The Dependency Tax Exemption: Are you eligible?

With Christmas over and New Year’s Eve quickly approaching, noncustodial parents who pay child support are probably not thinking about whether they are eligible to claim the dependency tax exemption.  But they should.

First, Look to your Divorce Decree or Paternity Order

Since 2011, Indiana law has required that the Court specify in a child support order which parent is entitled to claim the child or children for dependency tax exemption purposes.  The court considers a number of factors in fashioning this order.  Most importantly, the court is required to enter an order stating that the parent may only claim the child as a dependent for federal and state tax purposes if the parent has paid at least 95% of the parent’s child support for the calendar year for which the parent is ordered to claim the child as a dependent by January 31st of the following year.  What does that really mean?   If you are less than 95% current on your 2015 child support by January 31, 2016, you cannot claim your child for tax exemption purposes.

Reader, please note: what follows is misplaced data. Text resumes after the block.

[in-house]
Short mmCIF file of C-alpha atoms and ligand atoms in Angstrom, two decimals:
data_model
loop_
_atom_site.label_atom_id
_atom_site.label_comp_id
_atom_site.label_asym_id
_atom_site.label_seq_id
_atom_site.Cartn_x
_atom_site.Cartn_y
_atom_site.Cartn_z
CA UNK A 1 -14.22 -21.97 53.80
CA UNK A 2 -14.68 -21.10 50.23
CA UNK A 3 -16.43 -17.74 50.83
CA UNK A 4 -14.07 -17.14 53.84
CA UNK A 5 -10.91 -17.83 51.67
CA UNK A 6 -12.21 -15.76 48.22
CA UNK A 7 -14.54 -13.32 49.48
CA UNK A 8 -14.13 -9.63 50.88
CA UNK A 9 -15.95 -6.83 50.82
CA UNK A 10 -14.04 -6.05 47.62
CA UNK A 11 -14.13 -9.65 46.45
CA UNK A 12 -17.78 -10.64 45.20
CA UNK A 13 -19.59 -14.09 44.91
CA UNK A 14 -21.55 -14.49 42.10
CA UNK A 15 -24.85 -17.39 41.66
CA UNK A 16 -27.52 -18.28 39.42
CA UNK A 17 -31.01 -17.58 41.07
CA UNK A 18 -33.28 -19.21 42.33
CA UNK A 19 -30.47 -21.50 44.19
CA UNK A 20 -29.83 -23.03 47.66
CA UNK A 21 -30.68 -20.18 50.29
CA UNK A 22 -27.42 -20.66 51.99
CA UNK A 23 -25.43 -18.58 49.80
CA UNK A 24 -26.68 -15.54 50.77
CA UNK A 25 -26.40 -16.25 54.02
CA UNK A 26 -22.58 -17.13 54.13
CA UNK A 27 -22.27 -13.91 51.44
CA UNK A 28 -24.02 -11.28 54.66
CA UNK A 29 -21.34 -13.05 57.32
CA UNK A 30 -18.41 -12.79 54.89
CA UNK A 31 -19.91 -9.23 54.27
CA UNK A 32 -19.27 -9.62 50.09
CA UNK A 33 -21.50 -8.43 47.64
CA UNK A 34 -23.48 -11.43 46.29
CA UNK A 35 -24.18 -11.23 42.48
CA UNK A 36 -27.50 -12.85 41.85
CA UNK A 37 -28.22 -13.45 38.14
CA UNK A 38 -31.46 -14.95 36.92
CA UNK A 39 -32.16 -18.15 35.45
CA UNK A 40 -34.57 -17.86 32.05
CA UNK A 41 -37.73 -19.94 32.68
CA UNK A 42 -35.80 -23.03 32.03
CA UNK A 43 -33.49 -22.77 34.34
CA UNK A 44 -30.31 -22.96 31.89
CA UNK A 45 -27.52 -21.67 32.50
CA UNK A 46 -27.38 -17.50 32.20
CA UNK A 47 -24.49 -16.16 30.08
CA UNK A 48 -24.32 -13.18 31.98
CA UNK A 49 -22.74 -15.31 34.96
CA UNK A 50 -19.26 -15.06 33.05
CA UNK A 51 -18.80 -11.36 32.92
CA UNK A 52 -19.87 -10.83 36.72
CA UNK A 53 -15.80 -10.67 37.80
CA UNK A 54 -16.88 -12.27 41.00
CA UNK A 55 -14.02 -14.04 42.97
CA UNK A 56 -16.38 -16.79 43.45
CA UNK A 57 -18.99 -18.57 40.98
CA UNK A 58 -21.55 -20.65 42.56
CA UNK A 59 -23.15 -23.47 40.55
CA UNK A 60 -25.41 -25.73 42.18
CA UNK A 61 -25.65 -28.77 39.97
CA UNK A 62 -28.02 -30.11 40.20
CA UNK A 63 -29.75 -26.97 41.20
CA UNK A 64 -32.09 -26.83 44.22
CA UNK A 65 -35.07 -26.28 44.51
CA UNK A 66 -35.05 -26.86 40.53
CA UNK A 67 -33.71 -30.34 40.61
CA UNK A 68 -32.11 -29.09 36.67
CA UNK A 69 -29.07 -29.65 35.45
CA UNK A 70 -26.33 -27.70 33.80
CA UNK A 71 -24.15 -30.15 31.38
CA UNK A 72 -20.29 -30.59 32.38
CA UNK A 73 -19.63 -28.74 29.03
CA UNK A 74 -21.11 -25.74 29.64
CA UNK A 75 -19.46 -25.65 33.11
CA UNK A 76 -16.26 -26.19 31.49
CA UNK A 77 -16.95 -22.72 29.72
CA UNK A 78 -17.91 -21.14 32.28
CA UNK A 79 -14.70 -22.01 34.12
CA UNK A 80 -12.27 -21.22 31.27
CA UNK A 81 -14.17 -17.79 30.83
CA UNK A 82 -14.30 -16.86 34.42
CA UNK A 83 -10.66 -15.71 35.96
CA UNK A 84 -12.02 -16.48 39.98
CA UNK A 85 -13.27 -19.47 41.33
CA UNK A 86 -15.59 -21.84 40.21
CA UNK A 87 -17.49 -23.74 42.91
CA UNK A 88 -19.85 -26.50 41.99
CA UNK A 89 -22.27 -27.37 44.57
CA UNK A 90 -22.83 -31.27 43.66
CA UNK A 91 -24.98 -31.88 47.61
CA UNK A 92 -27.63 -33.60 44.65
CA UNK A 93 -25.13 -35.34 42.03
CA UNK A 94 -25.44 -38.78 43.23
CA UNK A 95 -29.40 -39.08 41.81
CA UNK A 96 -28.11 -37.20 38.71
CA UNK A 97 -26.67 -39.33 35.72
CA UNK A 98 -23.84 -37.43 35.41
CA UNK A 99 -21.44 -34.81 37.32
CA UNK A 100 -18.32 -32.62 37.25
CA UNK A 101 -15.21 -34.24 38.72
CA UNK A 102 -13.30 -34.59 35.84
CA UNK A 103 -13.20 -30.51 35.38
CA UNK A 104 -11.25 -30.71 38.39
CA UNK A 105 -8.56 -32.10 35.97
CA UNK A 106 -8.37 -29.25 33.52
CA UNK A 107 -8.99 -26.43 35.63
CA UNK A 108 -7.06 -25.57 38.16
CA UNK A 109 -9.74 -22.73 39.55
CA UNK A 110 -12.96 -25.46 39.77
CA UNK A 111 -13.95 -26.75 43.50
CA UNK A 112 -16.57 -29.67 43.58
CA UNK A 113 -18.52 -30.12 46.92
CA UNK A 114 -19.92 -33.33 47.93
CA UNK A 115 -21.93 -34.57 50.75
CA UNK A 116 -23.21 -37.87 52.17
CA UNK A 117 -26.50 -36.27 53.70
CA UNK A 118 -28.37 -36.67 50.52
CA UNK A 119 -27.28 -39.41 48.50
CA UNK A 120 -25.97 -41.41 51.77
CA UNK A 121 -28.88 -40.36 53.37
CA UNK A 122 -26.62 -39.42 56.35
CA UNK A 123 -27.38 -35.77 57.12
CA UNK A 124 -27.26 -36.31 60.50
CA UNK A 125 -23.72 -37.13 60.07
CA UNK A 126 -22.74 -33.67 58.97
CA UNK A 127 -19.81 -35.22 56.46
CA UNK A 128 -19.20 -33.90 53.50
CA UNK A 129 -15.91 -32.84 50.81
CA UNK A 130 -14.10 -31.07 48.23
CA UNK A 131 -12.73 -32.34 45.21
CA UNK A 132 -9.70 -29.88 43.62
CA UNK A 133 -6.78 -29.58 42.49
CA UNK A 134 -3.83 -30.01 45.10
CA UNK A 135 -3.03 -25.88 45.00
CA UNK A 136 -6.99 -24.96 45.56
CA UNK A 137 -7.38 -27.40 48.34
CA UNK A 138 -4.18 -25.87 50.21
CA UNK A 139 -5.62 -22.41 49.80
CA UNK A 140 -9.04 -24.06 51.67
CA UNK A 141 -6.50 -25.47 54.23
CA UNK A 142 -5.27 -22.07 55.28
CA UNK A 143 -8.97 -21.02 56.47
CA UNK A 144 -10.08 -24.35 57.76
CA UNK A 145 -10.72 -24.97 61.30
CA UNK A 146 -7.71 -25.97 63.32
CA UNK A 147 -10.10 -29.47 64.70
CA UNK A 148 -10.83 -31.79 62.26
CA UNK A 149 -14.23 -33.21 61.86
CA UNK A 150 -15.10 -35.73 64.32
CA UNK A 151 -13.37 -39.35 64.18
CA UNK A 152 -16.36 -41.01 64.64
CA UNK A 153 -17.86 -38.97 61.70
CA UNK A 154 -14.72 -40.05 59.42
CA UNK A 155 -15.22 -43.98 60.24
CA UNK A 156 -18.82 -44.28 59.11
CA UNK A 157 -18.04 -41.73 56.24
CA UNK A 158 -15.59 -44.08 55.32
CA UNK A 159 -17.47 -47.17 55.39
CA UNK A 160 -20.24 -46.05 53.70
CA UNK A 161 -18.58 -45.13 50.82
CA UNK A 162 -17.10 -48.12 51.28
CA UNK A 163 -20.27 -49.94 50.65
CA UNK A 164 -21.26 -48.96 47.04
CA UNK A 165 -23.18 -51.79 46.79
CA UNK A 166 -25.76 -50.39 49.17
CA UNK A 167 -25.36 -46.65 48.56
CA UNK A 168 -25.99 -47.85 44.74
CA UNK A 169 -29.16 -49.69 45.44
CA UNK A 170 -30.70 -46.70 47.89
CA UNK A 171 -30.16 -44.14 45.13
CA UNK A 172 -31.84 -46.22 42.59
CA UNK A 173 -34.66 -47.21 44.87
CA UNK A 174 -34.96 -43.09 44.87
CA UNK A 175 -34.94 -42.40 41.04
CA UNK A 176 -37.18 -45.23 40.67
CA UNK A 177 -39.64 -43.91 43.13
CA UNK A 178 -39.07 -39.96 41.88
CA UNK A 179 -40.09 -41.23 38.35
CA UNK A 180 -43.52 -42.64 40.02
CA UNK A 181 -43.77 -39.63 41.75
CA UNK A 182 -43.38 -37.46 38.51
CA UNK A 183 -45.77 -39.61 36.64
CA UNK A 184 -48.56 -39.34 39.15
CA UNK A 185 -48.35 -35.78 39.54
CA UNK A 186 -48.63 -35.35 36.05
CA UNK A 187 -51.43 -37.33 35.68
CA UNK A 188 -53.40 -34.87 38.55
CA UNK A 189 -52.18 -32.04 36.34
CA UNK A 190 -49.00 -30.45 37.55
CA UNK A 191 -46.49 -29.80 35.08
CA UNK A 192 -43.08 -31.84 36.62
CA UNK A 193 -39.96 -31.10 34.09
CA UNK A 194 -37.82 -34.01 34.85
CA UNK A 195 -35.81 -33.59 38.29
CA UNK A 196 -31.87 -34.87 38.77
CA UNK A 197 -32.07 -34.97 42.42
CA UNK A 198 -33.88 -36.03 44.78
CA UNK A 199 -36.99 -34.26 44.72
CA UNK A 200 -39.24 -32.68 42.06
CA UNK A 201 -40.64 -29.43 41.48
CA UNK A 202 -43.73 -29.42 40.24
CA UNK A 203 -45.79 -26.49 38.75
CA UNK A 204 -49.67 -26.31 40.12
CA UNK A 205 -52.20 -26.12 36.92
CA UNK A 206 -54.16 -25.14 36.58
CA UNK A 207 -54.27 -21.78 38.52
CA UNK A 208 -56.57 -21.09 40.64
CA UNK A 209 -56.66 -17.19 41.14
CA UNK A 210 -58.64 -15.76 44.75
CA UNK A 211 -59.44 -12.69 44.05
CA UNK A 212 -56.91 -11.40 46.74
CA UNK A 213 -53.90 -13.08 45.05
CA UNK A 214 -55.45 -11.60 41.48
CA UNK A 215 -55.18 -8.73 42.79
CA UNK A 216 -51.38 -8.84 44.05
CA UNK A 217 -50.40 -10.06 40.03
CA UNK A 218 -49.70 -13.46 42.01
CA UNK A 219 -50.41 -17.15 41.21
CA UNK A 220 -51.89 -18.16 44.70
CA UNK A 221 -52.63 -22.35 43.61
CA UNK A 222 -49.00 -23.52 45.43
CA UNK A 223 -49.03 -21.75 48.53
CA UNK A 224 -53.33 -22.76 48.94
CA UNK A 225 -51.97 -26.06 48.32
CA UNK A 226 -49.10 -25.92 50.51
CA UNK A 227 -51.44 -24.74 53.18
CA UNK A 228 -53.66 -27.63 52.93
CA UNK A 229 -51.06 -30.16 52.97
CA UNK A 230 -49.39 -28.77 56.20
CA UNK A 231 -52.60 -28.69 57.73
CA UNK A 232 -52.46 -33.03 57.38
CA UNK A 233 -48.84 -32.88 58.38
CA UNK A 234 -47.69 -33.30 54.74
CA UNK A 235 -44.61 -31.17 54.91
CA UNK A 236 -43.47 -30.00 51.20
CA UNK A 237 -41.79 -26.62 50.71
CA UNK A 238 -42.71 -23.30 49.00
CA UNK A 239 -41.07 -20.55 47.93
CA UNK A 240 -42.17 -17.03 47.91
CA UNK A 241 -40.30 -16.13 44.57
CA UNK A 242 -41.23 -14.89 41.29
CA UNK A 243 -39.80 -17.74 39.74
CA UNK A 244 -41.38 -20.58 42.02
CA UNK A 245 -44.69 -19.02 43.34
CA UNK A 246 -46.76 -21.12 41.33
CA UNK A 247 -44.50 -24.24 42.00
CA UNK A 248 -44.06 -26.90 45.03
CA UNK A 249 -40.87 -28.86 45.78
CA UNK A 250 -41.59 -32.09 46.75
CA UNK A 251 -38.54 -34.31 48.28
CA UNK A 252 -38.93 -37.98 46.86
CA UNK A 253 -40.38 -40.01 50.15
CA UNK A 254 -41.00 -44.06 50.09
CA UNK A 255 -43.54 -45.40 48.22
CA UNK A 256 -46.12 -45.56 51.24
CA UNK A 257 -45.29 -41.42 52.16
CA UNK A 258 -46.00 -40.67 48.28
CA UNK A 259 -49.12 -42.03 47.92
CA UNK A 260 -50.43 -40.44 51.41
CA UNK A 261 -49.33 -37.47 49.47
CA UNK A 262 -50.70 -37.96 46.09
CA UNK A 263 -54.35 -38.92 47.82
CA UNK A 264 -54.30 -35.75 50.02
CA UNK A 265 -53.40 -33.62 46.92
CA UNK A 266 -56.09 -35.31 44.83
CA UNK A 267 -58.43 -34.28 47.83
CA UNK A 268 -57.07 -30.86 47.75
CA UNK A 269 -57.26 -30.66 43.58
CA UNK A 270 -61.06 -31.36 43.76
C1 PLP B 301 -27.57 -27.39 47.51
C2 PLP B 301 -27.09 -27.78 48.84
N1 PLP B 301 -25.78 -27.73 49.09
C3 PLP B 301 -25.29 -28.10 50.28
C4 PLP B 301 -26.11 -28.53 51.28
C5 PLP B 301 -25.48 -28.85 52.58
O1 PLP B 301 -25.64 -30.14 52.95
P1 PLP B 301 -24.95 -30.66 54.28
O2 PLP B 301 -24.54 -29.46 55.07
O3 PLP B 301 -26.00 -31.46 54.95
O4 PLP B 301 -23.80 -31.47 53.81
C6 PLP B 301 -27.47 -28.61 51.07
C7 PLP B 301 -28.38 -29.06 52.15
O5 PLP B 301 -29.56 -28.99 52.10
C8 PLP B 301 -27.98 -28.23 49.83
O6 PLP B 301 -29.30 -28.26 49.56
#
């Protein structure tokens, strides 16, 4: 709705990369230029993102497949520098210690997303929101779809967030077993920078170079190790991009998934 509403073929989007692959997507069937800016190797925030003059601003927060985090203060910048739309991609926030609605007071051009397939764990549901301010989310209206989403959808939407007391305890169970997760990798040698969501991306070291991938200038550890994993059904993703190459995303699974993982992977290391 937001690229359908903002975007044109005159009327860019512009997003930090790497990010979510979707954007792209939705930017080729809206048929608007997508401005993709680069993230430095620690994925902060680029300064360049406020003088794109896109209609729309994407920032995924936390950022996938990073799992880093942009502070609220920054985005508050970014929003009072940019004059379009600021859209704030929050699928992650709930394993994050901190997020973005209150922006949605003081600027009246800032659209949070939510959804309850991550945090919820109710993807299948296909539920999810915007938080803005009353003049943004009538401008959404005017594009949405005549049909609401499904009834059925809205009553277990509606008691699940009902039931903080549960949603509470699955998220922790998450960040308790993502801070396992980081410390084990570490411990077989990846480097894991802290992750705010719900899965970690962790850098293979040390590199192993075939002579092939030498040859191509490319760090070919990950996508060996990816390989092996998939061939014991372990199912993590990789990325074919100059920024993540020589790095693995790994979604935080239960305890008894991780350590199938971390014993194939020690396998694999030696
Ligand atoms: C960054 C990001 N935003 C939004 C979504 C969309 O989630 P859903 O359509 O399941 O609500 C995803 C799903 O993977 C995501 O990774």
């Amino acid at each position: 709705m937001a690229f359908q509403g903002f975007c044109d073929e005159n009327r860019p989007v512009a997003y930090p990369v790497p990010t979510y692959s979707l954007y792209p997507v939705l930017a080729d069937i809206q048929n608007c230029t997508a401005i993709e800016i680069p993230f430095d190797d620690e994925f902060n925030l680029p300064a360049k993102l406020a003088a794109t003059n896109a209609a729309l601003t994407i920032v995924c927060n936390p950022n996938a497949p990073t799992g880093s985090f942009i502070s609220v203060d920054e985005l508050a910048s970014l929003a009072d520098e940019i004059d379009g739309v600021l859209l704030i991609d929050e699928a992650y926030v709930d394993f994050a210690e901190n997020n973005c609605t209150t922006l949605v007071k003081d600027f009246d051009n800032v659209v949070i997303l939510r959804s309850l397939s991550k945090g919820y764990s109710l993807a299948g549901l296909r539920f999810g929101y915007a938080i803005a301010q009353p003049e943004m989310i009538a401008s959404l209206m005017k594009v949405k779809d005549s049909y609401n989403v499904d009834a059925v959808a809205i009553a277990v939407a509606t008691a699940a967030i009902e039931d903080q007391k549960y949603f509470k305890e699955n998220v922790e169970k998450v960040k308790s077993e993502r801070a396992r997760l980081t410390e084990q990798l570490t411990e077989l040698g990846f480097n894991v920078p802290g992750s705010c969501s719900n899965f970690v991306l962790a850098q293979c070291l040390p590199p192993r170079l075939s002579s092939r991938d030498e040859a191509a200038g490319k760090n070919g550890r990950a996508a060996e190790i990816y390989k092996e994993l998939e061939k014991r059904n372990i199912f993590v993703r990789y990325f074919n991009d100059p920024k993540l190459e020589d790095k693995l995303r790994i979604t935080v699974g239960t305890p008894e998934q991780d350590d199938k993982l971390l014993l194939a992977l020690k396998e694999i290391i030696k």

If your divorce decree or paternity order was issues prior to 2011, then you should again look to your decree.  The law above may not have been effective yet but most divorce decree and some paternity orders issued prior to 2011 address the dependency tax exemption.  Those decrees and orders that address this issue usually include similar requirements for the child support payor being current or almost current on his or her support.  In my experience, the order may have the 95% current requirement or no more than 4 weeks behind.

 What if your decree or order is silent?

You should contact a family law attorney and review your decree or order with them.  The family law attorney can advise you as to whether you should modify your the decree or order.

What if the child support payor wrongfully claimed the dependency tax exemption for the child?

This is the most common issue that clients experience.  It shows up in two different situations usually either (1) the child support payor is suppose to claim the child but is behind in his or her support or it is not the child support payor’s year to claim the child but he or she claims the child anyway.  Depending on the situation and other circumstances, it might be appropriate to file an Information for Contempt and seek appropriate relief to correct the situation.

If you have questions regarding this or another family law issue, you may contact Attorney Katherine N. Worman at (812) 463-2056 or on our website.



By knworman

This post was written by .

Published .

Posted in: Family Law/Divorce

Leave a Reply